What does the money want to know to fund my startup?
New entrepreneurs usually have an overabundance of energy and passion about their ideas that matches their lack of experience in the business of business. The only challenge between you and your first million billion is the startup capital required to get the company off the ground.
I, along with partners, see many prospective business plans every year. I want to know, in order of importance:
Who are you? People are more important than ideas, so I want to know who you are, what you believe in, and what drives you. Marginal ideas have a much better chance of succeeding with good people than great ideas have of succeeding with marginal people.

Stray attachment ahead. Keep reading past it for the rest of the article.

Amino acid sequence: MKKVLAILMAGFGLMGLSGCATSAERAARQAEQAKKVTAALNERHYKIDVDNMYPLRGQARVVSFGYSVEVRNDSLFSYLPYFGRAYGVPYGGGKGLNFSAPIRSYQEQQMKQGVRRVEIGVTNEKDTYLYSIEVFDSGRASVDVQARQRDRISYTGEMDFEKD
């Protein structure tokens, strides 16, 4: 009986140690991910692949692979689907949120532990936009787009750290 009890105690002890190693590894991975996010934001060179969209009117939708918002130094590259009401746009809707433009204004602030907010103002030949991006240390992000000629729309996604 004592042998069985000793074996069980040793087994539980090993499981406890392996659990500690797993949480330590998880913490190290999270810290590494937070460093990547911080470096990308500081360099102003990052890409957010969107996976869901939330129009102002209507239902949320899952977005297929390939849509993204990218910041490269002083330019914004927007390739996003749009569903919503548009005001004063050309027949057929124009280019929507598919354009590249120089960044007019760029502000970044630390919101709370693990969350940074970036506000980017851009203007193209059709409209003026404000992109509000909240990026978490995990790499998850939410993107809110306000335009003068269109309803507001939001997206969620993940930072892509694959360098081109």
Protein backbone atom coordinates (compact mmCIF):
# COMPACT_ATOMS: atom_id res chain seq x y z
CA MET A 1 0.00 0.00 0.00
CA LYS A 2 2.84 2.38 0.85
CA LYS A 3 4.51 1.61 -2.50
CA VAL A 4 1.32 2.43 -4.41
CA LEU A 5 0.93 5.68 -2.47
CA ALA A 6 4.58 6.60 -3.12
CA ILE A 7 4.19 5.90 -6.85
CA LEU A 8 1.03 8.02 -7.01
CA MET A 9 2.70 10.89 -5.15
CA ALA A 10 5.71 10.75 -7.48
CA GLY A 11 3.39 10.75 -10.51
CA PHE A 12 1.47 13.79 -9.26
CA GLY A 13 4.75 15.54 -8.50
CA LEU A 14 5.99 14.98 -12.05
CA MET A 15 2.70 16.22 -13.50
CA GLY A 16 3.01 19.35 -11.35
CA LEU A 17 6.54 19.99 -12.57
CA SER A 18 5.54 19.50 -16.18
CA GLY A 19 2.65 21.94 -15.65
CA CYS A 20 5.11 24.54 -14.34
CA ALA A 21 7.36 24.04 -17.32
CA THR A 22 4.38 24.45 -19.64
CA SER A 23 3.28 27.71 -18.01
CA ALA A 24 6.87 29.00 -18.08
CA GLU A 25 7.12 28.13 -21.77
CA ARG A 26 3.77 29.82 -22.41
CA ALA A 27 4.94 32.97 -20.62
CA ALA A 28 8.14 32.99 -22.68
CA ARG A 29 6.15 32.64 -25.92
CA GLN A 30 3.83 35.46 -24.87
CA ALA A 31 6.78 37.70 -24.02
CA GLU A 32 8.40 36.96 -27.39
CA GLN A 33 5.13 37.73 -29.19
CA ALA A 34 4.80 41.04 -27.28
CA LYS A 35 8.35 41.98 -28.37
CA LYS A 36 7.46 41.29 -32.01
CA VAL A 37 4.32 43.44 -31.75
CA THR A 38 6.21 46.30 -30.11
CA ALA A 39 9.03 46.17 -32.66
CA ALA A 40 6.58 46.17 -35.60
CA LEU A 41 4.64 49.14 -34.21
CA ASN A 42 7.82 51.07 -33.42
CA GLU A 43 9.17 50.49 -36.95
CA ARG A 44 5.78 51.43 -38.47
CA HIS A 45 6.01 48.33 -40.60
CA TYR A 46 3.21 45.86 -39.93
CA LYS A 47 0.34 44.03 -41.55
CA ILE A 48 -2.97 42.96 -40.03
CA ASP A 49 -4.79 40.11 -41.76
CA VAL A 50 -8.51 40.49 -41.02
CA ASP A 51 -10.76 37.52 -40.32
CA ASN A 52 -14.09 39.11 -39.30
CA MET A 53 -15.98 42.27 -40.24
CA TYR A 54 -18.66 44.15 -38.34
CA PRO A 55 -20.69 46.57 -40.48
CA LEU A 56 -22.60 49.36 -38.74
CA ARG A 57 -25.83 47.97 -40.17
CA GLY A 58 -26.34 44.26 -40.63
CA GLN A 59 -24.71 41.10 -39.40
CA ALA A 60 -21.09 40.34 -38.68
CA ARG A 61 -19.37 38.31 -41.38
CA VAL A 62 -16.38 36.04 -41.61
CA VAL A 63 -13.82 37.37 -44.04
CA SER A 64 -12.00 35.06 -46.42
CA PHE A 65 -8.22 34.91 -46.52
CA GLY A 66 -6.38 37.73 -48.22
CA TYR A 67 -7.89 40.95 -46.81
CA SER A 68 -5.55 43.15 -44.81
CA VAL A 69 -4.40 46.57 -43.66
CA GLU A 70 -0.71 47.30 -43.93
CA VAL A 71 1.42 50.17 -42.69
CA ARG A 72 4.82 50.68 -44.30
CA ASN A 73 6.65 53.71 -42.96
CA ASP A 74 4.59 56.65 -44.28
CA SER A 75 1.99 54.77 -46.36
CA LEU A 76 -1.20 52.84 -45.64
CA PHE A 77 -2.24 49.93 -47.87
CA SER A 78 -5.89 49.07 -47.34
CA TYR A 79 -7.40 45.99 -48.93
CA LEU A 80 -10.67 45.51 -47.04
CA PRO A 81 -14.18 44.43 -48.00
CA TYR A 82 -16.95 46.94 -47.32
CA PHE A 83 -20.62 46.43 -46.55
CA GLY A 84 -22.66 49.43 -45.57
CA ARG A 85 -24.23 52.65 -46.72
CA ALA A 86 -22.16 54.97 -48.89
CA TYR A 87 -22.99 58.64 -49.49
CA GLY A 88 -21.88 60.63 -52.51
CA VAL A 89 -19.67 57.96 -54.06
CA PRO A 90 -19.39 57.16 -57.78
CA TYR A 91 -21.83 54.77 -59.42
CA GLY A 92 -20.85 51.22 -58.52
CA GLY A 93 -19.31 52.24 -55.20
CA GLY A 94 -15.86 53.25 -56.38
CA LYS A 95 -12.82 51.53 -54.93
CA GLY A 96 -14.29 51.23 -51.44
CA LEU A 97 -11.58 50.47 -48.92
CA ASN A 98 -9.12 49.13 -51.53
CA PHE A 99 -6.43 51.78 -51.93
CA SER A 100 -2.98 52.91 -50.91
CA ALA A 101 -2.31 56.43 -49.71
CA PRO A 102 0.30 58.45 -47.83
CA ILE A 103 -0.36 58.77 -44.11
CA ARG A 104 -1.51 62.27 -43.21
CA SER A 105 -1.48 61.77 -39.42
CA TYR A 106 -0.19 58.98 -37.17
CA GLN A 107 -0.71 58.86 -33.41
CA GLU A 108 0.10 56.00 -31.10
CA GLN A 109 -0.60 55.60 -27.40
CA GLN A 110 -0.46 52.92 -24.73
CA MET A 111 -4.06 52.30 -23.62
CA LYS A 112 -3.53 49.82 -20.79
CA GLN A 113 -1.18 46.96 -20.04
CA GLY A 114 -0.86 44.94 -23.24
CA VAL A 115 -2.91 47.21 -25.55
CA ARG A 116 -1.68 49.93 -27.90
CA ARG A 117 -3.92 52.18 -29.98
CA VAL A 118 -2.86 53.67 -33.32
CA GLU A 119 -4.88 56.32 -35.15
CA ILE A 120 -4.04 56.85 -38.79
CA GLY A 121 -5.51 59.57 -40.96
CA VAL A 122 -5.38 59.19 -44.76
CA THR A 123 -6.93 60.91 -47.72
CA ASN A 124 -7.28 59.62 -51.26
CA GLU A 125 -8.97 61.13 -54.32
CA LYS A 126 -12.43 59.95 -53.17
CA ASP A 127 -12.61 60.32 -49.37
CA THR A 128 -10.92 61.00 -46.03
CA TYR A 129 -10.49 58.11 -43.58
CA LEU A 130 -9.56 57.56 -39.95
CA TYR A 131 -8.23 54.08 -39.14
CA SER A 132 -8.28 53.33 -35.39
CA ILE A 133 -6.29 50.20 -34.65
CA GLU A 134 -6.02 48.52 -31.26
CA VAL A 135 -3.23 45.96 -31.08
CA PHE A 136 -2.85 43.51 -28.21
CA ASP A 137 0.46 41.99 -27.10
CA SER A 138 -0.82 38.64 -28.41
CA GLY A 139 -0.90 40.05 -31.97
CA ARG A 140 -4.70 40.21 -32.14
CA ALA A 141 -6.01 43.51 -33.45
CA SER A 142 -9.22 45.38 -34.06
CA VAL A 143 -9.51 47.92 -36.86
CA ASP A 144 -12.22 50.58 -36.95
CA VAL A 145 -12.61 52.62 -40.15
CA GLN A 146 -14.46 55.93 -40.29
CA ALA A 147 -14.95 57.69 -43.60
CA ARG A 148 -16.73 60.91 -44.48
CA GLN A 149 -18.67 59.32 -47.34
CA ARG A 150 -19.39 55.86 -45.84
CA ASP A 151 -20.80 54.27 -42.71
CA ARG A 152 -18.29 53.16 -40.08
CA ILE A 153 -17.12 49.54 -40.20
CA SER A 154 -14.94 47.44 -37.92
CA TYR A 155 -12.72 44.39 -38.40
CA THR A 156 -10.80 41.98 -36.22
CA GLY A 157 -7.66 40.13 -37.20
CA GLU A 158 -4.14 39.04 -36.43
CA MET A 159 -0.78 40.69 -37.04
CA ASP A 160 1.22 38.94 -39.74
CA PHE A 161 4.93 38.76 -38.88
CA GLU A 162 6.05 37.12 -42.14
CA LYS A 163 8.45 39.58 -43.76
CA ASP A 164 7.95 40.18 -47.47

What is your idea? As concisely as possible and as simply as you can, explain what you are selling and what the consumer is buying. If you think it is the same thing, think again.
Why would someone buy your product? I believe buyers are either increasing pleasure or removing pain when they make a buying decision. Equate pleasure with revenue and pain with expense. Does what you have to offer increase revenue or reduce expense?
How are you going to make money? And how are you going to get sales? I expect to see a basic business model that explains: For every $1 in sales, I will spend 25 cents acquiring a customer, 30 cents servicing the customer, 15 cents in overhead, and keep 30 cents for the company. I believe most businesses fail because they cannot generate sales.
When will you need capital and when will the business be able to return the capital invested? Every business needs a plan. And the plan tells you more about the planner than the business.